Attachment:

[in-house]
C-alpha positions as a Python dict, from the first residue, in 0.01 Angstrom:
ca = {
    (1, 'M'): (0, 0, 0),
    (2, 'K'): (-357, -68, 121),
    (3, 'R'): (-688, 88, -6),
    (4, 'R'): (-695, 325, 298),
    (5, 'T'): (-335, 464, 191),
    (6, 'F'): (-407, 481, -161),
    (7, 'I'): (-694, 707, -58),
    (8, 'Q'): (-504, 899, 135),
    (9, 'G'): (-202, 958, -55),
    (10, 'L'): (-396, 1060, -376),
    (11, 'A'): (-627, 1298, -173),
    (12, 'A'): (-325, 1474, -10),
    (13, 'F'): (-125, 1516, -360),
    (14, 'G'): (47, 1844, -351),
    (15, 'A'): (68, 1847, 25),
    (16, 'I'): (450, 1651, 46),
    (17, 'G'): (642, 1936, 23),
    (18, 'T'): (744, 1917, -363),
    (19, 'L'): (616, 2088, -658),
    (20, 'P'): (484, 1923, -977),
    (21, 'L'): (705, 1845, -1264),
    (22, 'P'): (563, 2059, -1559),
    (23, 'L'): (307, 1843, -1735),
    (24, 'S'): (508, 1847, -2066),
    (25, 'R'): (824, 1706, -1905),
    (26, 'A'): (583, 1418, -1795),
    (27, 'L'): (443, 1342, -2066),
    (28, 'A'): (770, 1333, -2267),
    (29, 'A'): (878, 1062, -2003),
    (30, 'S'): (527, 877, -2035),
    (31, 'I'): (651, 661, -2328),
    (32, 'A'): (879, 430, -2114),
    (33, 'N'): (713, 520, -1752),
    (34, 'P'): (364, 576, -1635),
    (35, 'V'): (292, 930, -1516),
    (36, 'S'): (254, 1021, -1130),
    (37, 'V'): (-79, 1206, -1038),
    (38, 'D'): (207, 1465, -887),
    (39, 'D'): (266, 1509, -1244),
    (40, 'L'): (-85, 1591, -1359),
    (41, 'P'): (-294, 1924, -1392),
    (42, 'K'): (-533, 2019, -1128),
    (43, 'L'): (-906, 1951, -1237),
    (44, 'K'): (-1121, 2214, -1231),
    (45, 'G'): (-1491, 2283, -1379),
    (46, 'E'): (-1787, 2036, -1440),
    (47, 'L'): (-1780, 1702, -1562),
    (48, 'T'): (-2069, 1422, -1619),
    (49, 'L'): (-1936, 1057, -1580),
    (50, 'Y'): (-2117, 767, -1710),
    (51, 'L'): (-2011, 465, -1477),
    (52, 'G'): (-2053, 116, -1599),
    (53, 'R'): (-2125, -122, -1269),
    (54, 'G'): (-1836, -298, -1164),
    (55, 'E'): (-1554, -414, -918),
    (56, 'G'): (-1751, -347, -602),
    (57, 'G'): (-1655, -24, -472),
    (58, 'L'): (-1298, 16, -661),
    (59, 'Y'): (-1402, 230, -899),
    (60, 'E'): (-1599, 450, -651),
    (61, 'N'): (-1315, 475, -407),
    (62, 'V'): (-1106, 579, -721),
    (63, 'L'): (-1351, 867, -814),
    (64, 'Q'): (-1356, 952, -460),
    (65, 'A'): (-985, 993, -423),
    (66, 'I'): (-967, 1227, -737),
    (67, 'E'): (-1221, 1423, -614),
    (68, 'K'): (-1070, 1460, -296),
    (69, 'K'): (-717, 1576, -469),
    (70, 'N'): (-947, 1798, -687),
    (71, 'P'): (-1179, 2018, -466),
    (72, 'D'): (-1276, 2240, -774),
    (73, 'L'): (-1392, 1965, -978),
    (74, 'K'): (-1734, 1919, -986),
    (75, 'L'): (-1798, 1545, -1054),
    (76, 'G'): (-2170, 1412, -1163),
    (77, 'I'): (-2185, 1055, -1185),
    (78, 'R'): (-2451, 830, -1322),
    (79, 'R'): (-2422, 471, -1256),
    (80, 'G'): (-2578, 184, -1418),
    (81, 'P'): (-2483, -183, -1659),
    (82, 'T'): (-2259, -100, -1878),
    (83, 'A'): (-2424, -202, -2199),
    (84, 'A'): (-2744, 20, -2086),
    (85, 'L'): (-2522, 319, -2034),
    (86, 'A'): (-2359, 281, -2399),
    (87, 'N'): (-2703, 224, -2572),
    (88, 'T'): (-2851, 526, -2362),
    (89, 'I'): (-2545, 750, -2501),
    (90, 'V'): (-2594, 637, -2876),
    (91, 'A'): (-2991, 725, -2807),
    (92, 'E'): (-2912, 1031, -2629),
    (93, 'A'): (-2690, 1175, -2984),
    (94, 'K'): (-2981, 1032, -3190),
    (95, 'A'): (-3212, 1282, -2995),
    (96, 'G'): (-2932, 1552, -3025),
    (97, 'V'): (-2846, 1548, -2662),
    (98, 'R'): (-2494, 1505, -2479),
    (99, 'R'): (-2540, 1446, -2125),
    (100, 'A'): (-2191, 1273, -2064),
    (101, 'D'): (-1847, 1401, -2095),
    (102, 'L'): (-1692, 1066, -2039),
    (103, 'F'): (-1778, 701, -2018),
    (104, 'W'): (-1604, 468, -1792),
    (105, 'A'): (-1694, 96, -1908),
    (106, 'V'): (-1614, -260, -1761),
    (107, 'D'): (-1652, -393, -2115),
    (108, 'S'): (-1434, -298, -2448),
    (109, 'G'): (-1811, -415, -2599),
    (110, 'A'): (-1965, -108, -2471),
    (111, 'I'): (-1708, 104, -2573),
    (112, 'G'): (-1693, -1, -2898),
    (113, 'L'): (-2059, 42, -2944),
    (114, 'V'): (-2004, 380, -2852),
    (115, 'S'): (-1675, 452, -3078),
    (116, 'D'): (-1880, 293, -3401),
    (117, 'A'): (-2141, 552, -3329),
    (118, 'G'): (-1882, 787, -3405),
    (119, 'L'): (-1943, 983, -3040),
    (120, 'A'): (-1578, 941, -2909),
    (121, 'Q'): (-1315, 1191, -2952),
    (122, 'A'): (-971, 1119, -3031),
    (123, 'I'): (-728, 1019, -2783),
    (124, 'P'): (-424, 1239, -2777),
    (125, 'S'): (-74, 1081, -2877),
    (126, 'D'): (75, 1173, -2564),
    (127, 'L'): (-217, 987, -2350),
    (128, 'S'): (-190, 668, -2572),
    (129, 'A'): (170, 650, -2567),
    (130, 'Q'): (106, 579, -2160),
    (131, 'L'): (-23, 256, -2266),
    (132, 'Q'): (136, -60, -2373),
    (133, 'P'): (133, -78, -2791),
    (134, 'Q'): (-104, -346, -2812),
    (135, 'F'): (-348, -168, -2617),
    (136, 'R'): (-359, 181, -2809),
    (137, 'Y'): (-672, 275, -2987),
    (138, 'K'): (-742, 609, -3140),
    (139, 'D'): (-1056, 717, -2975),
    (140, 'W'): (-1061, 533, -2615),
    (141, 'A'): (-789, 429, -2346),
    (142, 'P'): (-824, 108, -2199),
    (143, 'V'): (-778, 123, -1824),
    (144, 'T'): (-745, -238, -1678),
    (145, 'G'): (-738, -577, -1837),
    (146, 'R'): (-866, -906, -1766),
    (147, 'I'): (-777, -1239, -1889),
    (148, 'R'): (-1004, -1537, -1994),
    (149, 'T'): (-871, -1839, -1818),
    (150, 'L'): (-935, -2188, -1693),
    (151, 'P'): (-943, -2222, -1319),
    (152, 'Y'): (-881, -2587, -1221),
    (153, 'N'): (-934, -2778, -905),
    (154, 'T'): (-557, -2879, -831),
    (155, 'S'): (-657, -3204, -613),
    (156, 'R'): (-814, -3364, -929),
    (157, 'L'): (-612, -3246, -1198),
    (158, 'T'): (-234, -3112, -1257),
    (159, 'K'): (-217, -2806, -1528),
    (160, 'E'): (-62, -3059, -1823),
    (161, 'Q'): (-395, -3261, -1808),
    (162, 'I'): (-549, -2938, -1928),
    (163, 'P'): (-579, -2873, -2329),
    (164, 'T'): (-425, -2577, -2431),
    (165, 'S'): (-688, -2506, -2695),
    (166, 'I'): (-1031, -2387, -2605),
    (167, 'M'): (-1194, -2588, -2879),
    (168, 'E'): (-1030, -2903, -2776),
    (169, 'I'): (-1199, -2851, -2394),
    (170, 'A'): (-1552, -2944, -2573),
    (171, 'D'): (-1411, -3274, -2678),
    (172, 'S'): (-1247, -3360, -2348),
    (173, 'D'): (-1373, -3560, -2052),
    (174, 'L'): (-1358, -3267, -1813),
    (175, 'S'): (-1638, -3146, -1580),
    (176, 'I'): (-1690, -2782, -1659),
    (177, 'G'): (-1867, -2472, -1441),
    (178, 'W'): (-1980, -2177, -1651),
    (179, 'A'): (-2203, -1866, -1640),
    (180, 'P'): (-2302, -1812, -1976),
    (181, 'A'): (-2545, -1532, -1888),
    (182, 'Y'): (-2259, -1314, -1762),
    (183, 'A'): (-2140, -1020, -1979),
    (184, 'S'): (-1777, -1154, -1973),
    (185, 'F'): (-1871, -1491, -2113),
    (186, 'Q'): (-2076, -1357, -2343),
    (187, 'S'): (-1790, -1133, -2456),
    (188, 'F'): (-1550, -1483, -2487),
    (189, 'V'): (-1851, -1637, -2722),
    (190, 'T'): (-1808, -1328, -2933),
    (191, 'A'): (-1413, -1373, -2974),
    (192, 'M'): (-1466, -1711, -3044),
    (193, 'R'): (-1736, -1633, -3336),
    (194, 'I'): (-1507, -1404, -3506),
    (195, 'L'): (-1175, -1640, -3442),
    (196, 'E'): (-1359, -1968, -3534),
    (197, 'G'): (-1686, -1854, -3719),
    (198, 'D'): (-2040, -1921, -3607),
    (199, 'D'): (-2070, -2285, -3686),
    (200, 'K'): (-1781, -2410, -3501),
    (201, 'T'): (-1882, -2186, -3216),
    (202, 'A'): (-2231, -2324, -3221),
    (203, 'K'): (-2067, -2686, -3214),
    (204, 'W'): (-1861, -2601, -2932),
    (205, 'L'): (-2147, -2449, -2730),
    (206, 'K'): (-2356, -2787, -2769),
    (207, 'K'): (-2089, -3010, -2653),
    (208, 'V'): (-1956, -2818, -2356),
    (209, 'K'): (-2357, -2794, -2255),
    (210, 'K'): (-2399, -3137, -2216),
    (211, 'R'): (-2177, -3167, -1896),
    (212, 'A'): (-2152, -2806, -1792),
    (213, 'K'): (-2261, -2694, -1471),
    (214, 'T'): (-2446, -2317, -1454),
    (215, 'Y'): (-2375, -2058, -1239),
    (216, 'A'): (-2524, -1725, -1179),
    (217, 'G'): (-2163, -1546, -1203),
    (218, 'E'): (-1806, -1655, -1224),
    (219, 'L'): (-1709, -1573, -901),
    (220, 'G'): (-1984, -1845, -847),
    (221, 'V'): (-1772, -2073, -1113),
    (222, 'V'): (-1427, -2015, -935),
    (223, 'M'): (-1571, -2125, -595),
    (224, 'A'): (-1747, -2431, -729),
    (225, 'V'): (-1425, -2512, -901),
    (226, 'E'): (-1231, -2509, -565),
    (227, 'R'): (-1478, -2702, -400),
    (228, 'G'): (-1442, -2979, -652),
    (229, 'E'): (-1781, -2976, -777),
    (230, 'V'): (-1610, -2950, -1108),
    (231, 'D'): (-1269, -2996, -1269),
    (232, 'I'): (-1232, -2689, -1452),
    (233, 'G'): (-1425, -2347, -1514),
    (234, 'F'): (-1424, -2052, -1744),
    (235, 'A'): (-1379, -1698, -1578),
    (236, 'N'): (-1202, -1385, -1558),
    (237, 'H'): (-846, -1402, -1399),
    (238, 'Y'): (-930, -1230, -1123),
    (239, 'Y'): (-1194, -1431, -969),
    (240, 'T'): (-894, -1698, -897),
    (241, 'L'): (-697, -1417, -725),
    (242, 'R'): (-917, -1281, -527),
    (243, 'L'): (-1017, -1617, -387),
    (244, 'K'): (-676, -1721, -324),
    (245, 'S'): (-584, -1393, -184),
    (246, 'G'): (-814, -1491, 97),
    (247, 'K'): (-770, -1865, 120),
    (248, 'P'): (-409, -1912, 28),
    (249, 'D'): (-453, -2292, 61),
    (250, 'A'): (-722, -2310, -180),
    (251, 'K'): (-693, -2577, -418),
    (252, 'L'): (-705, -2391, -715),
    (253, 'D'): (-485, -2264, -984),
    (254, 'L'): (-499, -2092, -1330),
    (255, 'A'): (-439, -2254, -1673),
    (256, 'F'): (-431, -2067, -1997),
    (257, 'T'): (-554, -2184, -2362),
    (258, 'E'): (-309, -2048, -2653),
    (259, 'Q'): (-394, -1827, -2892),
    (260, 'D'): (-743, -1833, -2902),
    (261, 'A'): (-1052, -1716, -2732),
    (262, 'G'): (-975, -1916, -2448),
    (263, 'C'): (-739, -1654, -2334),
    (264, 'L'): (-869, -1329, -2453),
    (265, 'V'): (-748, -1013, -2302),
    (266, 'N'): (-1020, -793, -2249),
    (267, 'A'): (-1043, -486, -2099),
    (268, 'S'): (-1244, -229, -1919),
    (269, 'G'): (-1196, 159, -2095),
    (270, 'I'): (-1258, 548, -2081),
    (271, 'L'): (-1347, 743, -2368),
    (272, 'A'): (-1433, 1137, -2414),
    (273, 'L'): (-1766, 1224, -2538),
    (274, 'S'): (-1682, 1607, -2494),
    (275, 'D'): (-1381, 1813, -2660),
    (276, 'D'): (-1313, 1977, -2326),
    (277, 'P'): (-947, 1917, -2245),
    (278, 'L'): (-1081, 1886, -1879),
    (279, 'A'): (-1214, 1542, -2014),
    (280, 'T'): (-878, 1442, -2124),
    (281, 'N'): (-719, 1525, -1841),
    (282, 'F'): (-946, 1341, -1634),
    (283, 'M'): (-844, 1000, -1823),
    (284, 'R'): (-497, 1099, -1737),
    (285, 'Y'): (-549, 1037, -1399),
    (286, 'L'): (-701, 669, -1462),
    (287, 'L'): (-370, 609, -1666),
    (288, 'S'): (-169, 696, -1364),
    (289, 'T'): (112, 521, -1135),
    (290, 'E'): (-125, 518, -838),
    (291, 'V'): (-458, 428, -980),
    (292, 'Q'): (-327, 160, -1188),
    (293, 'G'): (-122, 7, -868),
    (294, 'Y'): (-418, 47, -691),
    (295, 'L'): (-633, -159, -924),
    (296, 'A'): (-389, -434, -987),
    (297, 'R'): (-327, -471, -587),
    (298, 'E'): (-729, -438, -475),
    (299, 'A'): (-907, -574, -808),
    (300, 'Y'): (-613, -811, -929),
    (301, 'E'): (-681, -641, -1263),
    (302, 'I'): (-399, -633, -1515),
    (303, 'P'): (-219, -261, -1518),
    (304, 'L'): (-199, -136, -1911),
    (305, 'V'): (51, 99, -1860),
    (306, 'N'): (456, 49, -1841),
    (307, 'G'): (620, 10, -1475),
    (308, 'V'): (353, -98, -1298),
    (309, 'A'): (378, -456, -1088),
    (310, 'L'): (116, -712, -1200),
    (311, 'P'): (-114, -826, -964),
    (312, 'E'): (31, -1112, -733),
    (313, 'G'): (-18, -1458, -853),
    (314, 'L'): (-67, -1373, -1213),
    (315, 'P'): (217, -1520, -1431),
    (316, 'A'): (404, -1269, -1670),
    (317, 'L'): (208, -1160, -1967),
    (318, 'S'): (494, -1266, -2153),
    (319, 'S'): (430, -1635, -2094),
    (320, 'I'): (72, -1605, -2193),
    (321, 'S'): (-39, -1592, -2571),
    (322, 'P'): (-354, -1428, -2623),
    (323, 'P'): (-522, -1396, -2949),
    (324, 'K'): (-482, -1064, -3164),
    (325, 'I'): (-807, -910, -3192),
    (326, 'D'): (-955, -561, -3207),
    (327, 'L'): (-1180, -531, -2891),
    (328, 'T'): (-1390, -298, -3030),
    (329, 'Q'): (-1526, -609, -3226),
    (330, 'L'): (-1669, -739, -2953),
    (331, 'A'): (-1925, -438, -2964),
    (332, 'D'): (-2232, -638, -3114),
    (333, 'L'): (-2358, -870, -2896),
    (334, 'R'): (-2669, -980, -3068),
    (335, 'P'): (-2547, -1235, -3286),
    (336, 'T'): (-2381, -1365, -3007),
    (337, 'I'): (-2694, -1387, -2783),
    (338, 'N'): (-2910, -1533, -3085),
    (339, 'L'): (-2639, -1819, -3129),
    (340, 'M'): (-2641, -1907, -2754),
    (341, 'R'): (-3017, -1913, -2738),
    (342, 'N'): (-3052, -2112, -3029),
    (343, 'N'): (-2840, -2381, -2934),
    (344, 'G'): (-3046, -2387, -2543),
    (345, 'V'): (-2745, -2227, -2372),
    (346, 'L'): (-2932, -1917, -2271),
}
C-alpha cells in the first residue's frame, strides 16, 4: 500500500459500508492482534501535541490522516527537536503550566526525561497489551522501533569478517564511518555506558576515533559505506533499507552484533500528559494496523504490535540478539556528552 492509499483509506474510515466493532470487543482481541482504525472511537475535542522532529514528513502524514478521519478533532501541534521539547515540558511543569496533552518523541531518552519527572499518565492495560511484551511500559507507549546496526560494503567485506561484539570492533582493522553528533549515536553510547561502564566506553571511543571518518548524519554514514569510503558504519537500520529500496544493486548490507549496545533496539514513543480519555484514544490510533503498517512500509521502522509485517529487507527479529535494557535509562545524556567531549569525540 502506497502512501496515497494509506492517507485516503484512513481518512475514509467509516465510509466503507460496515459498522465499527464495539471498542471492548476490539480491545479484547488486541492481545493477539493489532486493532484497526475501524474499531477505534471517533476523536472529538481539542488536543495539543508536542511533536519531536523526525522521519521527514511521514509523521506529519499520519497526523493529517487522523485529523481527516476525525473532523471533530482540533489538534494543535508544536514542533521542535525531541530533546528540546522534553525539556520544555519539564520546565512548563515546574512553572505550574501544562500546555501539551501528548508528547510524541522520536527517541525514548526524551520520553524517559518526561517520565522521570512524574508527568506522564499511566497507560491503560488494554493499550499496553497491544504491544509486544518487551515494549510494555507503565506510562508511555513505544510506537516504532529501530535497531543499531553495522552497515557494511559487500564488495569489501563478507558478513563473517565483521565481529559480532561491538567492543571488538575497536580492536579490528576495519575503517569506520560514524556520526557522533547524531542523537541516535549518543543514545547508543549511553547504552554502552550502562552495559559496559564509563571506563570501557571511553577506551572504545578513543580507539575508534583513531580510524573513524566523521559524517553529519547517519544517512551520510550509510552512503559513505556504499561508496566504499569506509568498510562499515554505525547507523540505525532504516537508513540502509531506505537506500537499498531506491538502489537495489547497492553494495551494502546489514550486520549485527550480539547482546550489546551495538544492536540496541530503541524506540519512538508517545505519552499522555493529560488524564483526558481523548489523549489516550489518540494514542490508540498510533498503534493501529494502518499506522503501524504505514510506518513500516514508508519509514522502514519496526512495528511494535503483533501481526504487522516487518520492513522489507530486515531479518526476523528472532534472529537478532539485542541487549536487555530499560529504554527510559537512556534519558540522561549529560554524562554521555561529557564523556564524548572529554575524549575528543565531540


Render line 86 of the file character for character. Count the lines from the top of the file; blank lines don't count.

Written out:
    (83, 'A'): (-2424, -202, -2199),